around the bar
February 17, 2012

Michelle Obama Praises ABA on Professional Licensing for Military Spouses

Defense Secretary Leon Panetta joined First Lady Michelle Obama at the announcement of a report that aims to remove employment barriers for military spouses.

Defense Secretary Leon Panetta joined First Lady Michelle Obama at the announcement of a report that aims to remove employment barriers for military spouses. (Dept. of Defense photo by Glenn Fawcett)

When First Lady Michelle Obama unveiled a report that offers suggestions for removing employment barriers for military spouses, she commended the _’s efforts in the area.

The ABA House of Delegates, at the association’s Midyear Meeting Feb. 6, passed a resolution that encourages bar admission authorities to accommodate lawyers who must move frequently to other states because of their spouses’ deployments.

“We’re going to urge more national professional associations to follow the lead of the _,” Obama said Feb. 15 at a Pentagon event to release the report she spearheaded with Dr. Jill Biden, wife of Vice President Joe Biden.

As noted in a news story by the American Forces Press Service, the report was produced by the Defense and Treasury departments. It provides a “roadmap” states can use to streamline or expedite licensing procedures for spouses of newly deployed servicemembers in professions that require state licensing, such as teaching, nursing and law.

“We’re not asking any state to change their standards,” Obama said. “These state rules are important, and states have every right to set benchmarks…. But it’s also clear that this system poses very unique challenges for our military families.”

The ABA House of Delegates resolution urges bar admission authorities “to adopt rules, regulations and procedures that accommodate the unique needs of military spouse attorneys who move frequently in support of the nation’s defense,” including:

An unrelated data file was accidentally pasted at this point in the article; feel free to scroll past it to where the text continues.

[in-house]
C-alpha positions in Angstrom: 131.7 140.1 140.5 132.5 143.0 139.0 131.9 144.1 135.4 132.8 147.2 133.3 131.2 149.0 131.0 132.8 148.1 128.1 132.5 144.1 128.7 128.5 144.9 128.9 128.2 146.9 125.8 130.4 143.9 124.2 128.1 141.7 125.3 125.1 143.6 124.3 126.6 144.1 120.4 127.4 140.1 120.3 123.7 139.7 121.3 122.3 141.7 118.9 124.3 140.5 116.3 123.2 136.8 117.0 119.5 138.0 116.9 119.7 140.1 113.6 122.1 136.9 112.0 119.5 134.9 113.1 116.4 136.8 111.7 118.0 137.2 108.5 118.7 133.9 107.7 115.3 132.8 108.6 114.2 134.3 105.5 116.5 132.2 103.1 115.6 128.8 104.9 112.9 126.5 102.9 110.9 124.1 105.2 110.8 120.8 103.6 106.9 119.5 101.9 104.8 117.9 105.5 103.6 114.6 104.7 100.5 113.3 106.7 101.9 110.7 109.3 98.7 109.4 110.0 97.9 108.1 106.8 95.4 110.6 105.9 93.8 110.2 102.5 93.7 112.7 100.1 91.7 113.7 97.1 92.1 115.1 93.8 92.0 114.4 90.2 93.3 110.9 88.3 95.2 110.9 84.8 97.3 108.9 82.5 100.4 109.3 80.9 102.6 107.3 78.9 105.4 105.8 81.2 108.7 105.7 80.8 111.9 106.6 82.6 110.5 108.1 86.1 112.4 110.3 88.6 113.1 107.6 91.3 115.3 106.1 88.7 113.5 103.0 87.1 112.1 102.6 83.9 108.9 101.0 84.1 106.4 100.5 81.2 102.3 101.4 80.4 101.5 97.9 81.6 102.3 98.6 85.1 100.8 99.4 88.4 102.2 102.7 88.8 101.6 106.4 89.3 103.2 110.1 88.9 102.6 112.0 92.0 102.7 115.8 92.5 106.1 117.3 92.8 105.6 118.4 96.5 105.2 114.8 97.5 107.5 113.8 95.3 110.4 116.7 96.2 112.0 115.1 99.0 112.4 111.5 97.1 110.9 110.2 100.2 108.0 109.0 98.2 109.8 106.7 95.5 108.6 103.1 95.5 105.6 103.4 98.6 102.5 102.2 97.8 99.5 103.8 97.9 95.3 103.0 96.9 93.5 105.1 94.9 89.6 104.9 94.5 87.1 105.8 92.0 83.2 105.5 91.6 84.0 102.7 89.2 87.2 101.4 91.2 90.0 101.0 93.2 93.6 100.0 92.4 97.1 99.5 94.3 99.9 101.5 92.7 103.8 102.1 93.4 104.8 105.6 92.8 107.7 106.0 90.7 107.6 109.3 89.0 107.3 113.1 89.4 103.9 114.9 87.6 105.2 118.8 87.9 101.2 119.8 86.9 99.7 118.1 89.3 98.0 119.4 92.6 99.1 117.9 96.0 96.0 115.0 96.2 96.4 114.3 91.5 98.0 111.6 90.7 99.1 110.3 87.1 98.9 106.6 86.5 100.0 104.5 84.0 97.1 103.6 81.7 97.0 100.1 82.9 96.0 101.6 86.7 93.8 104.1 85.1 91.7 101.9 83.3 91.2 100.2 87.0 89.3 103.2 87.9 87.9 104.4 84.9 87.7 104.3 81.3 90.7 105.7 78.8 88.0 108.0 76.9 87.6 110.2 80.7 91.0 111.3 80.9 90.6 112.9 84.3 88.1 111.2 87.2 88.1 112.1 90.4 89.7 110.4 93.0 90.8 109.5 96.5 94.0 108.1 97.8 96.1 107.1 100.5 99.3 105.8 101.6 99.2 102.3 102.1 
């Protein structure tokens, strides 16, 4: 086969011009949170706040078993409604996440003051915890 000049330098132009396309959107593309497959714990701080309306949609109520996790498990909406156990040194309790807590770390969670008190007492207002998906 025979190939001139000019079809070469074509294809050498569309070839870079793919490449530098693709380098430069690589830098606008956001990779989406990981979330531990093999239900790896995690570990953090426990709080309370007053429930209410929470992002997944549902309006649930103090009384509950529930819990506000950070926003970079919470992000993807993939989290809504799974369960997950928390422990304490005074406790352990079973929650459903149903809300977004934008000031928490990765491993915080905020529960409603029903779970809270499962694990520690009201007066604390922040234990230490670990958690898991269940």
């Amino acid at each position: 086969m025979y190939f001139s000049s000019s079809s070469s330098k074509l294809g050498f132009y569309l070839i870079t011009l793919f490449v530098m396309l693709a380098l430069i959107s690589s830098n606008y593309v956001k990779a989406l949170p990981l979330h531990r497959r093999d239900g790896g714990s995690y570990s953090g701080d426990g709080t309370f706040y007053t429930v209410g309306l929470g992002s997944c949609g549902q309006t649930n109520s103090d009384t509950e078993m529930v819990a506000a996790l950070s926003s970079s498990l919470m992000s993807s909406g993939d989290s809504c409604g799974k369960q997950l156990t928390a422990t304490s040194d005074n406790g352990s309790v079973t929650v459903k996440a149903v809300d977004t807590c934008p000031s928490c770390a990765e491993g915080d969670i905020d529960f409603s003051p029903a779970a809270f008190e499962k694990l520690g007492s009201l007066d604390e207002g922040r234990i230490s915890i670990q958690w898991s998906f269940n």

• Enacting “admission by endorsement” for military spouse attorneys;
  • Reviewing bar application and admission procedures to ensure that they are not unduly burdensome to military spouse attorneys;
  • Encouraging mentorship programs to connect military spouse attorneys with local members of the bar; and
  • Offering reduced bar application and membership fees to military spouse attorneys who are new to the jurisdiction or who no longer reside in the jurisdiction but wish to retain bar membership.

“Through the adoption of this Resolution, the ABA articulates its support of military families within the profession by welcoming those attorneys relocating as a result of military orders, while at the same time maintaining a high standard of professionalism and proficiency,” the background report accompanying the new policy states.


Comments (3)

  • Phil Santros
    5:58 PM February 17, 2012

    Never thought of this before, makes sense to me.

  • Ashley M
    12:34 PM February 21, 2012

    As a military spouse that is a practicing attorney, I greatly applaud you for passing this resoultion. I cannot tell you how stressful it is to not only move around, but also try to find myself a job and be properly licensed. Thank you so much and here’s hoping that states actually move forward with this idea.

  • Mary Ellen Stumpf
    4:20 PM March 20, 2012

    I think state reciprocity requirements should be relaxed for all attorneys. They operate to impede career development and are particularly unfair to spouses or primary care givers. Most states have a “full time practice” requirement for admission on motion. These rules are not rational or justified in today’s practice. The rules harm many women (not just military spouses – male or female), since women are more often the primary care takers in families.